Cattle Feeding Statistics The USDA Cattle On Feed Report showed 9.72 million head of cattle on feed in the U.S. on May 1, 1998. This is in feedlots with capacities of 1,000 head or more. That represents a 2% drop in cattle feeding from a year ago, about the same reduction as the April feeding level.

While this national total was down, some states - Texas, Nebraska, Idaho, South Dakota and Washington - actually reported increases. Based on the May statistics, these states alone accounted for 52% of the cattle on feed.

Fed-cattle marketings in April reached 1.88 million head, down 2% from a year ago. It's also the third consecutive month of steady marketings.Forecast equa tions suggest that larger marketings are coming in either May or June. Since the May weekly sales did show some very large movements of feedlot cattle in the Texas Panhandle area, they may have already occurred.

Placements of cattle and calves into feedlots in April were 1.58 million head. This is up 2% from a year earlier but down a sharp 7% from the March placement level. The largest placement gain was reported in Texas, but healthy increases were also recorded in Nebraska and Oklahoma.

Feeder cattle and calves placed on feed by weight groups were all down from the previous month except the heaviest group which remained steady. Compared to a year ago, only the very lightest calves, those in the "less than 600 lbs." category, were lower. All other groups were up 7-10%.

Here Is What's Ahead The cattle market moved higher in early May and then lost the gain in the final weeks. Both slaughter cattle and feeders followed a similar price path.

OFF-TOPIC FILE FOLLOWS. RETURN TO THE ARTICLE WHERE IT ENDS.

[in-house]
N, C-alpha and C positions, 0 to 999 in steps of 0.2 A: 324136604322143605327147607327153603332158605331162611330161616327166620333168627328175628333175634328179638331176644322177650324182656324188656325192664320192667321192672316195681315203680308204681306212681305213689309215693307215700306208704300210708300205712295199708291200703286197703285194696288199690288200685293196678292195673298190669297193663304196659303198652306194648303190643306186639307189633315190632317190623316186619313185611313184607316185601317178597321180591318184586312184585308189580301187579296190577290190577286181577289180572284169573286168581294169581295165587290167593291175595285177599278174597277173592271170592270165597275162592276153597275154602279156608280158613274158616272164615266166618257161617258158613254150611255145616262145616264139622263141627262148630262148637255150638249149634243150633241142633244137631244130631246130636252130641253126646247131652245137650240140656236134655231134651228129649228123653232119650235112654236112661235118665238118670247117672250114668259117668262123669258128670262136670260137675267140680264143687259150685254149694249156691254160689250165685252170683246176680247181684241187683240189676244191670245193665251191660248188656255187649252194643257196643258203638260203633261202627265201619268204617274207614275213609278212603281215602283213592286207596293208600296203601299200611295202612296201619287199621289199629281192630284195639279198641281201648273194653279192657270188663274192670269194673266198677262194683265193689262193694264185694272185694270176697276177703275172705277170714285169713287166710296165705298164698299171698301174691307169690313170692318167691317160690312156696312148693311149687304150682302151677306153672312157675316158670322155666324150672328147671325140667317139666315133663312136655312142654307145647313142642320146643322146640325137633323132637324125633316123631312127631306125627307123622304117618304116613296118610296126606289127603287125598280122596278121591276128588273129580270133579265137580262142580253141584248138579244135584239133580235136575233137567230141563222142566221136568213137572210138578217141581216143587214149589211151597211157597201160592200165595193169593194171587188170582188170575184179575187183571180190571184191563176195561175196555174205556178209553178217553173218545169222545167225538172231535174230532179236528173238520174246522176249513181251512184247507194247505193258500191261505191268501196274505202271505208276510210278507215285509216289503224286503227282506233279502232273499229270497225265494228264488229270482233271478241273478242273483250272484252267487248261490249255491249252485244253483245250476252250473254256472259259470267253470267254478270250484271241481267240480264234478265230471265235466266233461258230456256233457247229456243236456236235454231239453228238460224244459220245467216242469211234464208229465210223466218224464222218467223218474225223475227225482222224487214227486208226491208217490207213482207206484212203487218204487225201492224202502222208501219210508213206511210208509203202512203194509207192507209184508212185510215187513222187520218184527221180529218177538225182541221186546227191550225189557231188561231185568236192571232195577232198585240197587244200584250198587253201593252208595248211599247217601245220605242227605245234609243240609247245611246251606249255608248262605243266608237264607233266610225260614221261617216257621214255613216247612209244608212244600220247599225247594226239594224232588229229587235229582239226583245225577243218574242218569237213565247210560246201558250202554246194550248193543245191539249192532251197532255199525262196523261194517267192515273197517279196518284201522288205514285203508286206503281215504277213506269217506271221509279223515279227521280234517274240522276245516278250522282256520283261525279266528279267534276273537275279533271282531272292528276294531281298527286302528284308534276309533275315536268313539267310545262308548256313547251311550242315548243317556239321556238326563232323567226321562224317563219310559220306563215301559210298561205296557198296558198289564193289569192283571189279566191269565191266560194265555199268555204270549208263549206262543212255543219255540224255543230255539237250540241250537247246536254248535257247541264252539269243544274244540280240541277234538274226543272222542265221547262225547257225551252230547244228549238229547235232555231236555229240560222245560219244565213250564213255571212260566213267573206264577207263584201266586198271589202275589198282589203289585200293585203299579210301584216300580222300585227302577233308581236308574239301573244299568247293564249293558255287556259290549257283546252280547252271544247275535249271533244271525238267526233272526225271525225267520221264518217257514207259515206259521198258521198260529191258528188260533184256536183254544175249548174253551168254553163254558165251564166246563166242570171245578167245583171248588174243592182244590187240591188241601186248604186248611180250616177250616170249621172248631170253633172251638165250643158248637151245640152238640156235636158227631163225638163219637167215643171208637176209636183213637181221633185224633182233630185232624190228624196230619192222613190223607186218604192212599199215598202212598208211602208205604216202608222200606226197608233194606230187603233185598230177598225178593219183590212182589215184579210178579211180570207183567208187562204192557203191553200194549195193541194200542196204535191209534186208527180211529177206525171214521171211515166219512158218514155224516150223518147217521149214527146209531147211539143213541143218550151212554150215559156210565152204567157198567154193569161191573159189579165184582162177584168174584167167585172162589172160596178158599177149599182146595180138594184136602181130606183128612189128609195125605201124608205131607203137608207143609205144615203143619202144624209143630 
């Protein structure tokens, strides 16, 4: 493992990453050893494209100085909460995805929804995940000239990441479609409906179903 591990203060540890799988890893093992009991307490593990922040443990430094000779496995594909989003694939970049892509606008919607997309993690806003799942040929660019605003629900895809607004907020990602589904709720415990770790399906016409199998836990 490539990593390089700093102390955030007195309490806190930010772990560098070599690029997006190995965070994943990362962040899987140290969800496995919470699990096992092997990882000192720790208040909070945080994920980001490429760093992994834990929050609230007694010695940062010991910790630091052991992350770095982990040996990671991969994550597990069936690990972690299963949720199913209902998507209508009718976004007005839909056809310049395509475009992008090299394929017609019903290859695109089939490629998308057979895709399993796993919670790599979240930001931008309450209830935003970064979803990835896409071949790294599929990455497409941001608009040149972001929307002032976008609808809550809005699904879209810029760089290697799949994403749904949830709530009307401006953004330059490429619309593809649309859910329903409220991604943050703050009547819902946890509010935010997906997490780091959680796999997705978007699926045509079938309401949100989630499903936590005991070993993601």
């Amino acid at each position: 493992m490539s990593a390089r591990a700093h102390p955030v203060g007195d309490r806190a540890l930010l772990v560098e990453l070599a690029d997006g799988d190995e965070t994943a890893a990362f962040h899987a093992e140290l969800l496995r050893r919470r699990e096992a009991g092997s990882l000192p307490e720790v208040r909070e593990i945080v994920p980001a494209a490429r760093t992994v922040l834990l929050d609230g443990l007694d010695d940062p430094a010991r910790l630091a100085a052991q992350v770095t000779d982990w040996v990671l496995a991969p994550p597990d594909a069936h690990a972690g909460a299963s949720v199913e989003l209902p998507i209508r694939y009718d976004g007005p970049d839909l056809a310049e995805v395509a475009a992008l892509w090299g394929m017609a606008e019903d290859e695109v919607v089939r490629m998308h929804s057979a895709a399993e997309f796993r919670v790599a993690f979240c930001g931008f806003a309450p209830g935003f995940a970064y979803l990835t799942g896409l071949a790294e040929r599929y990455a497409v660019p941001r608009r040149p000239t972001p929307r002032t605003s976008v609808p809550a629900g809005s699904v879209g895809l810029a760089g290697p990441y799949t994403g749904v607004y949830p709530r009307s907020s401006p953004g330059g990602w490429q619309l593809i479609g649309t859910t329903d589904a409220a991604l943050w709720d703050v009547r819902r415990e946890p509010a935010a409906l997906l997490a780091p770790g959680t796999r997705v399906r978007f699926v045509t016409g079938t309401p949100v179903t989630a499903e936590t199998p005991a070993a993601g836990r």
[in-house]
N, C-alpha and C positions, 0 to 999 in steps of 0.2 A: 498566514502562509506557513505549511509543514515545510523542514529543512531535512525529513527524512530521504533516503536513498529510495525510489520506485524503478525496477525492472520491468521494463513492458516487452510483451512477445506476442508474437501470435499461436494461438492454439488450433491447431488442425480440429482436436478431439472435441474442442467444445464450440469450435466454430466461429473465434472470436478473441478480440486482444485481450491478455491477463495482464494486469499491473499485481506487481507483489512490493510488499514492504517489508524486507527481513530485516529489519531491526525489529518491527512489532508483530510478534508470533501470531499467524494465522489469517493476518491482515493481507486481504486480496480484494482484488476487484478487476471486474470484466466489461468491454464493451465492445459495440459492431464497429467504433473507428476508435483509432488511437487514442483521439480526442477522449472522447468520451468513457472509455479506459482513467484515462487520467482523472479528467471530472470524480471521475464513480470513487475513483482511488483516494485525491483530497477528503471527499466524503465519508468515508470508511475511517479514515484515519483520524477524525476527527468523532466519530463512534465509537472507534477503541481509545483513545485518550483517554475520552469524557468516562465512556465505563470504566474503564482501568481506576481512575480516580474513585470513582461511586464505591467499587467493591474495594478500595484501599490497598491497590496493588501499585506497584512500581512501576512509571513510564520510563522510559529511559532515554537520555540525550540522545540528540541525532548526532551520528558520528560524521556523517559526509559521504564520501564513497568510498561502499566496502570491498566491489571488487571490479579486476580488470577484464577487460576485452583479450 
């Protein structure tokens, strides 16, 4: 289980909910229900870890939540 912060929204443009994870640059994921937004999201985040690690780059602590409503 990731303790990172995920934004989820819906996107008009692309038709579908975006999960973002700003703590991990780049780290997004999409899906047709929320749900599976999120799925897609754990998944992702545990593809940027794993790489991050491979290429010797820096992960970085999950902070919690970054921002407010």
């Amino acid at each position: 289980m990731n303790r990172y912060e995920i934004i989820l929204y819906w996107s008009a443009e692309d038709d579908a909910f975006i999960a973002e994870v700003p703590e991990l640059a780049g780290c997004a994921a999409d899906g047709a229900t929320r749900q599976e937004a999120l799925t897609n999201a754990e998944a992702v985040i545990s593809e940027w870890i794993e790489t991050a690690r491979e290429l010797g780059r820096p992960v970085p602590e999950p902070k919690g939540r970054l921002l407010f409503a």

Choice fed steers in the Amarillo feedlot area reached their highest level of the year the first full week of May, as did heavier feeders. >From there, however, it was all downhill. The drop was only about $3/cwt. for feds but as much as $10/cwt. for heavy feeders.

The cattle market may be able to hold on to its current price levels as we move through the summer. This largely depends on if the anticipated larger feedlot marketings have already moved into the market or not. The later summer months should bring us back into a March-April feedlot marketing level. That would probably allow some price improvement.

Feeder cattle and calf prices will continue to track the fed-slaughter cattle. Emerging drought conditions in the South and West, however, might force some early movement of calves. That would hurt late summer prices unless feedlots again move into the black and begin buying feeders earlier this year.